As we now know, the vagus nerve is crucial for many bodily functions, including digestion, sleep, immune response, inflammation, social-emotional skills, communication, sensory processing, mood regulation, and brain function. When the vagus nerve is functioning correctly, the body can do everything God designed it to do. However, the vagus nerve can easily become damaged, leading to a host of issues.


Birth trauma is one of the leading causes of vagus nerve damage. The vagus nerve is a cranial nerve that extends from the brainstem, passing through the spinal cord and into the body. The nervous system is interconnected, free-flowing, and supposed to function without interference. 

When babies are born, the trauma of forceps, vacuum, or C-section deliveries – the twisting and pulling – can cause inflammation, neuromuscular tension, and irritation, damaging the brainstem and vagus nerve. Unfortunately, this damage is all too common and is the number one missing link in pediatric healthcare.

It’s essential to understand that subluxation and dysautonomia can trigger vagus nerve dysfunction, leading to a range of health issues. This “perfect storm” of factors often begins with birth trauma, but stress during pregnancy and fertility challenges can also exhaust the vagus nerve. Therefore, it’s crucial to recognize how environmental and lifestyle factors can impact our nervous system and overall health.

The vagus nerve acts as our “brake,” while the fight or flight system is our “gas pedal.” Although we need the fight or flight system for survival and day-to-day activity, it’s essential to regulate and balance it out with our vagus nerve.

In today’s high-stress, toxic environment, many of us find it challenging for our vagus nerve to keep up with the demands placed on it. Despite trying various methods to improve our nervous system’s resiliency, such as sleep apps, melatonin, meditation, and yoga classes, we may still feel like something is missing.

Measuring the health of the vagus nerve is the number one thing that can change your life.

While devices like the Apple Watch and Garmin are helpful, the most effective way to measure vagal nerve function is through a heart rate variability (HRV) scan.

Our PX Docs network of pediatric neurologically focused chiropractors uses the HRV scan to measure whether your vagus nerve is online and doing its job or is tapped out and worn out. This information allows us to create a customized care plan to recharge and restore your vagus nerve.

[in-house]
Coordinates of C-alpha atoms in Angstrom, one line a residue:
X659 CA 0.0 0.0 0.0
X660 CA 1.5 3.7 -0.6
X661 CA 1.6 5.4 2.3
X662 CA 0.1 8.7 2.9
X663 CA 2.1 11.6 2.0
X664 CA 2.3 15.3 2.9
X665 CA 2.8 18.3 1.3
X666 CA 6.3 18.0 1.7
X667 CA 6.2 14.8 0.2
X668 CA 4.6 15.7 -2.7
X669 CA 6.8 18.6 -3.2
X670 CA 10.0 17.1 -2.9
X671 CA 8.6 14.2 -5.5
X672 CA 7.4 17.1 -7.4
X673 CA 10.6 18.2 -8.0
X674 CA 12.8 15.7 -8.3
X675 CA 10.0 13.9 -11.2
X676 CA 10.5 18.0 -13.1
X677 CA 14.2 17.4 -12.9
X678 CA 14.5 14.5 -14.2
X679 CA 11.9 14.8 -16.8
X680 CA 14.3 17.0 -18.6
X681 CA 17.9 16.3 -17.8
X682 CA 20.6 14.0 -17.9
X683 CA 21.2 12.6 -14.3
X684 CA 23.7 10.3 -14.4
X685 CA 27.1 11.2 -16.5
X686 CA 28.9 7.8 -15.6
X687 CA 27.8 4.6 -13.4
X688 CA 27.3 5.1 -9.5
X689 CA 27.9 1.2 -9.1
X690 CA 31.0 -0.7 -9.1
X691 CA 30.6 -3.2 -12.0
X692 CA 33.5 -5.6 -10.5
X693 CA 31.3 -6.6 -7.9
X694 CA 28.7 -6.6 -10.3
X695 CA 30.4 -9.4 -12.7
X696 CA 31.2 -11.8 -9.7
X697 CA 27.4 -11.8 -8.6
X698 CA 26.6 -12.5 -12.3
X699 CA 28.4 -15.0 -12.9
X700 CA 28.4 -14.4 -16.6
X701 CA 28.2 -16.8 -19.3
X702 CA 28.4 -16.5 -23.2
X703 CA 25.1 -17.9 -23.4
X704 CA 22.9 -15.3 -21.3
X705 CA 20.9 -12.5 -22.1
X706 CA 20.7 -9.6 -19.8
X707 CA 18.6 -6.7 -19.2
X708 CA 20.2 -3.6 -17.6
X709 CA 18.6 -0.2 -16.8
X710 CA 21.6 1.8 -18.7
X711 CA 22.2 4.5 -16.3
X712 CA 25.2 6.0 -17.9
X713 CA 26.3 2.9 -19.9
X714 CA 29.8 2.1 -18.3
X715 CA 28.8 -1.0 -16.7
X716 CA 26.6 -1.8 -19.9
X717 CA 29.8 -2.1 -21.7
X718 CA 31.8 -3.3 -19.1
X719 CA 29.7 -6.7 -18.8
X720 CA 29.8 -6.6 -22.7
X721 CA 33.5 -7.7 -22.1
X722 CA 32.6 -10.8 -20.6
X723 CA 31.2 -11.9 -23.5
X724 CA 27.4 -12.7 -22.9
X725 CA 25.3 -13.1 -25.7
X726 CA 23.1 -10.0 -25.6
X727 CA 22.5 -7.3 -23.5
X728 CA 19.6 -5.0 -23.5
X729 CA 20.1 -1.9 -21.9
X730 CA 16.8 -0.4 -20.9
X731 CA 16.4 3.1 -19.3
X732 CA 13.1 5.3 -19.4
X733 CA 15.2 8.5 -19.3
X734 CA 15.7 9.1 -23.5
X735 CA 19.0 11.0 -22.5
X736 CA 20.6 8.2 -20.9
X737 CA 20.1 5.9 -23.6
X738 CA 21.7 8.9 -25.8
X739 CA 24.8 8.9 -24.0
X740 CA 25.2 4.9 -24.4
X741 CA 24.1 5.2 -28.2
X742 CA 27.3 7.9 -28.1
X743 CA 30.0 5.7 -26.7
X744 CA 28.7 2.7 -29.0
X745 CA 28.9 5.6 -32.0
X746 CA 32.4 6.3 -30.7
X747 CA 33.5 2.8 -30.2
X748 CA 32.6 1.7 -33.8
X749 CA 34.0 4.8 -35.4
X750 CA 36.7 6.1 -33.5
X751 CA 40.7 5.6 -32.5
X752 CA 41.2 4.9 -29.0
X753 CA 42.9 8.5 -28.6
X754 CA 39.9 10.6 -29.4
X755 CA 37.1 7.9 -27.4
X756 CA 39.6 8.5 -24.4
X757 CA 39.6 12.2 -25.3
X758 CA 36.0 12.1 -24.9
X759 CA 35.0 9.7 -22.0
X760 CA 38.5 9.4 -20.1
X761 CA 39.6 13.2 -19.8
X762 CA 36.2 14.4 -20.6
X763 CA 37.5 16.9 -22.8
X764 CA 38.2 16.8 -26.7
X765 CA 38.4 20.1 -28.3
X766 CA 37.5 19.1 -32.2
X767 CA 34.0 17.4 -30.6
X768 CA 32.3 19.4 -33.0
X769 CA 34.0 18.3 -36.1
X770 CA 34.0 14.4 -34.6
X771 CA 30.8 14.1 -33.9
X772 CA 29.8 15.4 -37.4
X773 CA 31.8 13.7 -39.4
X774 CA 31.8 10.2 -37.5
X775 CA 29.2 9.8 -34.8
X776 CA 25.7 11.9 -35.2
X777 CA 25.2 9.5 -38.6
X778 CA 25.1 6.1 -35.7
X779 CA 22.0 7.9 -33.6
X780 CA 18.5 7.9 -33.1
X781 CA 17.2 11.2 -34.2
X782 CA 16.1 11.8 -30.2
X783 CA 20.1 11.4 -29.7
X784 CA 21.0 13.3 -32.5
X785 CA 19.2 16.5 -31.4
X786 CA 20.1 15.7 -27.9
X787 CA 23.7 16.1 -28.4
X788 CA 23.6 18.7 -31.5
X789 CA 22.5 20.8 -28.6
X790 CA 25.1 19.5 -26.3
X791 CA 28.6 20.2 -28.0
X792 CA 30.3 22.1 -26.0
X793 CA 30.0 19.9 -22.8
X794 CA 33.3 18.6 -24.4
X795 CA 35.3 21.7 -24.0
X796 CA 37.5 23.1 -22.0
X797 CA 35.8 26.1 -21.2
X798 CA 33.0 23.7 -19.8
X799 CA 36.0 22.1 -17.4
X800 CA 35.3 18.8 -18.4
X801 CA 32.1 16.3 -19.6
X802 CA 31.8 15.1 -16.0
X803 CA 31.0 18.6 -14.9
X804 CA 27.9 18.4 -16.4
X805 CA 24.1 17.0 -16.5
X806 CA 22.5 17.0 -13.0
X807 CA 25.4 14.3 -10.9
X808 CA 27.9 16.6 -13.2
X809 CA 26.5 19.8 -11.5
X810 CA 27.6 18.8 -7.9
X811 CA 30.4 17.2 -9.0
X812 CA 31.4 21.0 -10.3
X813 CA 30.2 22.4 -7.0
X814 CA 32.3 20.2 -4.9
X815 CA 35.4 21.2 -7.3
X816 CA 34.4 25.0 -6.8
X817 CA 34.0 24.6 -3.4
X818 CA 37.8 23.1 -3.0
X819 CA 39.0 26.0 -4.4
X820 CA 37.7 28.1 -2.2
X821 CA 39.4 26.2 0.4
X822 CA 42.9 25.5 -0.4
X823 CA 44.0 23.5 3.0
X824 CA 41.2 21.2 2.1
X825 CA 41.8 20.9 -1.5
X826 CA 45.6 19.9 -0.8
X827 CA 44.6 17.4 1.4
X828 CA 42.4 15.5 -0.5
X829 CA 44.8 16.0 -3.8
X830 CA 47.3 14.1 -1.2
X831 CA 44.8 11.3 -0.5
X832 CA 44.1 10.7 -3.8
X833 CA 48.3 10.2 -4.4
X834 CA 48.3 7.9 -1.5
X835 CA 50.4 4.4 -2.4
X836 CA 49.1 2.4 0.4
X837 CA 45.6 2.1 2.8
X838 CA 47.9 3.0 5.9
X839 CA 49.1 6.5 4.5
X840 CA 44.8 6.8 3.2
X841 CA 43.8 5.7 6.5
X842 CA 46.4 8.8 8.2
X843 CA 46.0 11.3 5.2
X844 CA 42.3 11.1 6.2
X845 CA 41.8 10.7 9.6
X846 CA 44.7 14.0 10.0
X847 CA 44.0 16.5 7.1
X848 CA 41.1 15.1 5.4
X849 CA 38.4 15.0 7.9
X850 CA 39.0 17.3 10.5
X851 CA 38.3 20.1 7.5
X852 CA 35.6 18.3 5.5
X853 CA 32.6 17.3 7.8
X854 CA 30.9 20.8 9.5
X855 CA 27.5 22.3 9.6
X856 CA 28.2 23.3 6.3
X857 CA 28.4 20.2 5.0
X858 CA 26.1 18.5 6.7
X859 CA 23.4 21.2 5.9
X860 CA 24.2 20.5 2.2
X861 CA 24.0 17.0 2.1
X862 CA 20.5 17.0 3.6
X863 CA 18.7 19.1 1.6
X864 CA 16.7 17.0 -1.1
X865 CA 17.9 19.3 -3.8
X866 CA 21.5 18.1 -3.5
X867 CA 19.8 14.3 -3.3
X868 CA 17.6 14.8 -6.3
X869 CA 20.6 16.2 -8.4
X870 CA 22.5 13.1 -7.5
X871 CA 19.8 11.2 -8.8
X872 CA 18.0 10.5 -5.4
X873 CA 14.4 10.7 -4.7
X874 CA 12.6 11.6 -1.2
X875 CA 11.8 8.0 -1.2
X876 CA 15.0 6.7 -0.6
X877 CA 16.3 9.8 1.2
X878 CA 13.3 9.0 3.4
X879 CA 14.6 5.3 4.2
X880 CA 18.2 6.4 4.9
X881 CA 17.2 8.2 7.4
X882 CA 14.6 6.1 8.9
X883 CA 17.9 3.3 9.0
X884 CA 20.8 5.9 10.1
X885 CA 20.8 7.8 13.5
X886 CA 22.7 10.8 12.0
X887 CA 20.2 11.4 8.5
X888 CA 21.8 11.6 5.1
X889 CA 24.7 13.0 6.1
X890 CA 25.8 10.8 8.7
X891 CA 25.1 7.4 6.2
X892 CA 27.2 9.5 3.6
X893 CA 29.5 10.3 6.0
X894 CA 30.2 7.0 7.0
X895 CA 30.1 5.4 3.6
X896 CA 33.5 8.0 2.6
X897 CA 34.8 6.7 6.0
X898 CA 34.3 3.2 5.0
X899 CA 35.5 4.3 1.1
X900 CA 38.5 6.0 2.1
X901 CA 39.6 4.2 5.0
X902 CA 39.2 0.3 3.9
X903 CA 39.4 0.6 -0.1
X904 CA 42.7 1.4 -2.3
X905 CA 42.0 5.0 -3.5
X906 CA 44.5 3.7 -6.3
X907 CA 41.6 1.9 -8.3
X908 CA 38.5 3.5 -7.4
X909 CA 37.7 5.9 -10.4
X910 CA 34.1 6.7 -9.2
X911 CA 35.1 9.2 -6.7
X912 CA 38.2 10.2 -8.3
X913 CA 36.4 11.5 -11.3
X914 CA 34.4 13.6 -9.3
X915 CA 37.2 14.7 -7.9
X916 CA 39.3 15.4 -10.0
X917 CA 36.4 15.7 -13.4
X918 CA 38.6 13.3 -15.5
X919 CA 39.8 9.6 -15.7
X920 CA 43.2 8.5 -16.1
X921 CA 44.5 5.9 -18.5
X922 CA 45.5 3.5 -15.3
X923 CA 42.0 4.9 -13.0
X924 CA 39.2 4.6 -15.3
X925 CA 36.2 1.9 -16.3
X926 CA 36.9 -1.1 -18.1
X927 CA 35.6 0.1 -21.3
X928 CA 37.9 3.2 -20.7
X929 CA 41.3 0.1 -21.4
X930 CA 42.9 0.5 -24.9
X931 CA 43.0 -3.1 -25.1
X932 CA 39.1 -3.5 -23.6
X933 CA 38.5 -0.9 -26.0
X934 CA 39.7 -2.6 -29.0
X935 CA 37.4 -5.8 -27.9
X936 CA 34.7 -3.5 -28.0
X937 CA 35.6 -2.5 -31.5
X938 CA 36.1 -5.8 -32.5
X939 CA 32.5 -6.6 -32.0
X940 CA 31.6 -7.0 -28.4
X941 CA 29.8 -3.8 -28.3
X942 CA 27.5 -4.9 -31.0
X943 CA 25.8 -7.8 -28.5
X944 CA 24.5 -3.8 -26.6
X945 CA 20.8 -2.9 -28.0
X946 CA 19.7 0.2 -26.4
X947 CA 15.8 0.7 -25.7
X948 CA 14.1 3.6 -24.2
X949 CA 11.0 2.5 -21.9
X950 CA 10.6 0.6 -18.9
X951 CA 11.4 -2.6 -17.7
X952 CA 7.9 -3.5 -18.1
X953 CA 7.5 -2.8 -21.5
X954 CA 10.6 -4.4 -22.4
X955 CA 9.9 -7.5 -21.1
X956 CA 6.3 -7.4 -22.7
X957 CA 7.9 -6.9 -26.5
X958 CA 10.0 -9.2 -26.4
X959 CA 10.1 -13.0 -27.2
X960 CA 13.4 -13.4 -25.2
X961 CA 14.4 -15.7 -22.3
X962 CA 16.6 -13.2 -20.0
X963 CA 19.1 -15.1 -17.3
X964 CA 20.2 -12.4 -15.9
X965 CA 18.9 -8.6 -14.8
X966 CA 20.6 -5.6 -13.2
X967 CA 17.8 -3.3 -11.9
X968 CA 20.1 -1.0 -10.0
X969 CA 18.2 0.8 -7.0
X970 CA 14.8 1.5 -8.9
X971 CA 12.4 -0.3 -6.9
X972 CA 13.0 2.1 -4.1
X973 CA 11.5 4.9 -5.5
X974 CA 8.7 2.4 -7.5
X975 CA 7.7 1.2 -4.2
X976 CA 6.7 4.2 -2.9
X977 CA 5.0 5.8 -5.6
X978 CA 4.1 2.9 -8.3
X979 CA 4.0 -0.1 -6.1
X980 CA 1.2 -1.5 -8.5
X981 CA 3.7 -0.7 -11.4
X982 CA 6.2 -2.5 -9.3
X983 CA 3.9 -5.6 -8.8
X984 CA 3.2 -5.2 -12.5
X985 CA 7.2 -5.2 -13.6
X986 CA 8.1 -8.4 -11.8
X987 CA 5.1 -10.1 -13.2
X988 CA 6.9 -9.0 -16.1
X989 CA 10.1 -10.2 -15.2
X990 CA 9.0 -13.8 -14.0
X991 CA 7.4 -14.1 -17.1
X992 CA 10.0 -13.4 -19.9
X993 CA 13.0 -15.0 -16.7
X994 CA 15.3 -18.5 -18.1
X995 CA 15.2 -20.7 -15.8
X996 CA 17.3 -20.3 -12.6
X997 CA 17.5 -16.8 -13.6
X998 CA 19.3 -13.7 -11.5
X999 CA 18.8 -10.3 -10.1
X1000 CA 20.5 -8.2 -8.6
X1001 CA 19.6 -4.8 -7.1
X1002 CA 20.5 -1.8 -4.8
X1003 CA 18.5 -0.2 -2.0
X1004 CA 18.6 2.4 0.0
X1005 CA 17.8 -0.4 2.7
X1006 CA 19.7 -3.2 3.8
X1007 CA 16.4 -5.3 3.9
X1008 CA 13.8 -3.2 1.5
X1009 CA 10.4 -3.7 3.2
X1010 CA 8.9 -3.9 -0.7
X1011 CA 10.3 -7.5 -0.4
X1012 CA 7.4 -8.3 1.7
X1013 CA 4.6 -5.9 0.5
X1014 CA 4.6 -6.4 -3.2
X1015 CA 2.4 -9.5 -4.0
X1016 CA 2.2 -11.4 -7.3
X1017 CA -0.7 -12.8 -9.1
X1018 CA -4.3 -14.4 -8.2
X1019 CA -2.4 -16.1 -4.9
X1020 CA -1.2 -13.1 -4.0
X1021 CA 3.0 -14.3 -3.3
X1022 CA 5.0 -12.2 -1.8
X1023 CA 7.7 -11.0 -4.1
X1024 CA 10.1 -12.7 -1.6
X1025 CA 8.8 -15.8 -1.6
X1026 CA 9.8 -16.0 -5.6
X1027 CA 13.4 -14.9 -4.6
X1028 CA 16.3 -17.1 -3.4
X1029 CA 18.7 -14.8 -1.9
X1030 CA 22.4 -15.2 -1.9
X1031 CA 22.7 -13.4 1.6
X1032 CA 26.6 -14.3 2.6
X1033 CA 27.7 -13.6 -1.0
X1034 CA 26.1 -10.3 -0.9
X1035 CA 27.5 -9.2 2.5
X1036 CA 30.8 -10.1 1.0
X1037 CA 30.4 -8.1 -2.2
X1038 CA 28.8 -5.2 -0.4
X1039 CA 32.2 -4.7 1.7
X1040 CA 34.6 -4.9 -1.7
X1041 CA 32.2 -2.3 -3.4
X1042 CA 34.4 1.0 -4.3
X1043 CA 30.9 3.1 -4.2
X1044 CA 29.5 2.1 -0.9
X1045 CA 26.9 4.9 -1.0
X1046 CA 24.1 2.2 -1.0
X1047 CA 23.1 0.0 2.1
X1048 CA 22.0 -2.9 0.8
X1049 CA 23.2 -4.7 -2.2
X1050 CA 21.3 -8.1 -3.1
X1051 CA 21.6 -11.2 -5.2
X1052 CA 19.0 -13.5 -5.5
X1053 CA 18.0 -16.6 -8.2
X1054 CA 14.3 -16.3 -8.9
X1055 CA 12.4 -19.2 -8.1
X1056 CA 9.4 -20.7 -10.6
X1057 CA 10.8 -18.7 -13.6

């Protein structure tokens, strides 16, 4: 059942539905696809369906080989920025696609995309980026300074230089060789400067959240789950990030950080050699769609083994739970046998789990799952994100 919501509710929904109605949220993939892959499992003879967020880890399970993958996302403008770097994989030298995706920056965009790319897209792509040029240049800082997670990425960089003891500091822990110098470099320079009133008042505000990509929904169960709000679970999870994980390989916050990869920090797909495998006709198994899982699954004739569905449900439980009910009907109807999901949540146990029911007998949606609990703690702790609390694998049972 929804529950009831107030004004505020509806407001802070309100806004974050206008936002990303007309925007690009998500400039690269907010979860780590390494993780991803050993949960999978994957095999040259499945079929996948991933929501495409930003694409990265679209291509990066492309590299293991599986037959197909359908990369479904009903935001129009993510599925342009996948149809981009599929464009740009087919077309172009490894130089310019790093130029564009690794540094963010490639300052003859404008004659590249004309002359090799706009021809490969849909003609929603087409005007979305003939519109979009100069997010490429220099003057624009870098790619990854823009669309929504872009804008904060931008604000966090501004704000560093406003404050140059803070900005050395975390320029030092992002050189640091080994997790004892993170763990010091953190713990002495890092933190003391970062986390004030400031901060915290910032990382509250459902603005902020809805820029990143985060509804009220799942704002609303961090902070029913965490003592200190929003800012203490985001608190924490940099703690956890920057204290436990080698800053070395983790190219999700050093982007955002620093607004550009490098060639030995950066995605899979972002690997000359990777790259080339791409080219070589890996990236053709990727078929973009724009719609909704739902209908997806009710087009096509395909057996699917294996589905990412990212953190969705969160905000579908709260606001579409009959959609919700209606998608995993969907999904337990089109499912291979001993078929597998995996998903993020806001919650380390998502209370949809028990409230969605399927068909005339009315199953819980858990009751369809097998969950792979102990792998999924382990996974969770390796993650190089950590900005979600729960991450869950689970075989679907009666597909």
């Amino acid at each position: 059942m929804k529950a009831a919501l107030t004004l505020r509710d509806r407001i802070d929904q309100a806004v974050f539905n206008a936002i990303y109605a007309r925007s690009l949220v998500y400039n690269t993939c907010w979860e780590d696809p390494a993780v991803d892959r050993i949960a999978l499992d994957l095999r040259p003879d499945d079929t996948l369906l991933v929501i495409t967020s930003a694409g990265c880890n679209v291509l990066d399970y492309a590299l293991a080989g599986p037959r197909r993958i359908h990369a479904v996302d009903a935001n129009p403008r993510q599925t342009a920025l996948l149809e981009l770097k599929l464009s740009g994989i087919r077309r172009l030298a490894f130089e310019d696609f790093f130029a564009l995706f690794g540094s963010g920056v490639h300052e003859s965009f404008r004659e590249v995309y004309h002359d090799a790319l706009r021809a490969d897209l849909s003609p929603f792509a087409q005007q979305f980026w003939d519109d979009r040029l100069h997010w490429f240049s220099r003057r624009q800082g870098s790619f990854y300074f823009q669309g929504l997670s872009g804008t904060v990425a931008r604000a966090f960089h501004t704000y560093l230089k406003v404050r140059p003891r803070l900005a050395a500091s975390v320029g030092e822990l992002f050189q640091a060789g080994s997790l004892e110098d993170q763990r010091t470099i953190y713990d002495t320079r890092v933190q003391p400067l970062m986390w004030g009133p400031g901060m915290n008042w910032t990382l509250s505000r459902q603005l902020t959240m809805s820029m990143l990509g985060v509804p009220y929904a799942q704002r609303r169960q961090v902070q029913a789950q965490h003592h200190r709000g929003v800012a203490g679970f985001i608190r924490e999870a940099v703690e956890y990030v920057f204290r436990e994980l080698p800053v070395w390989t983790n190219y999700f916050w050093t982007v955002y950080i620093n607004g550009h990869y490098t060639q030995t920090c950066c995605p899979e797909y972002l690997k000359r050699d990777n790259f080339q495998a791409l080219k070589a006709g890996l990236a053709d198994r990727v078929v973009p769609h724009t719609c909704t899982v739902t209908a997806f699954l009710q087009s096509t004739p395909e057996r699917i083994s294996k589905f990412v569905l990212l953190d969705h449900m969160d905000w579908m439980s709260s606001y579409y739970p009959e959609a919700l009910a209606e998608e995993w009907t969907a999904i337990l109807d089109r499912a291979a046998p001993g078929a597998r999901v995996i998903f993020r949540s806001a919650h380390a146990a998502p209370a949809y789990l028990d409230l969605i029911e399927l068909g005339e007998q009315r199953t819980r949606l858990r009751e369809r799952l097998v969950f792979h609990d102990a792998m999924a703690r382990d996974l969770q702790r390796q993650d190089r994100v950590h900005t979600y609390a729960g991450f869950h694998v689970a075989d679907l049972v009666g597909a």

The most potent and incredible vagus nerve-activating move is one you don’t have to do yourself. By showing up to a pediatric neurologically focused chiropractor, you can receive chiropractic adjustments that can activate your vagus nerve and restore its function.

Whether you’re an adult like me with four kids and a whole lot to do or a baby who needs to eat, sleep and look cute, the vagus nerve plays a crucial role in your body’s systems. If you’re a grade-schooler who needs to learn and socialize or a teenager going through a challenging time, your vagus nerve needs to be at full power.

At PX Docs, we have multiple articles on our website that can help you learn more about the vagus nerve and the benefits of pediatric neurologically focused chiropractic care. Please don’t wait to look on our directory to find a PX doc near you. We want to help you through whatever challenges you or your child may face and, even better, stay ahead of them forever forward.

Dr. Tony Ebel is the lead writer and educational guide for PX Docs. He is a Certified Pediatric + Wellness Chiropractor with 15 years of clinical experience. In addition, Dr. Tony has been teaching and training other Pediatric + Family Chiropractors for the past 10+ years, primarily teaching the clinical protocols he created for pediatric neurodevelopmental challenges such as Autism, ADHD, Sensory Processing Disorder, Epilepsy, Anxiety, and more. This clinical program is now taught in collaboration with the Life University Postgraduate Department and has over 500 graduates. Dr. Tony’s passion is educating, empowering, and informing parents about the nervous system's role in natural, drug-free healing for all pediatric conditions and cases.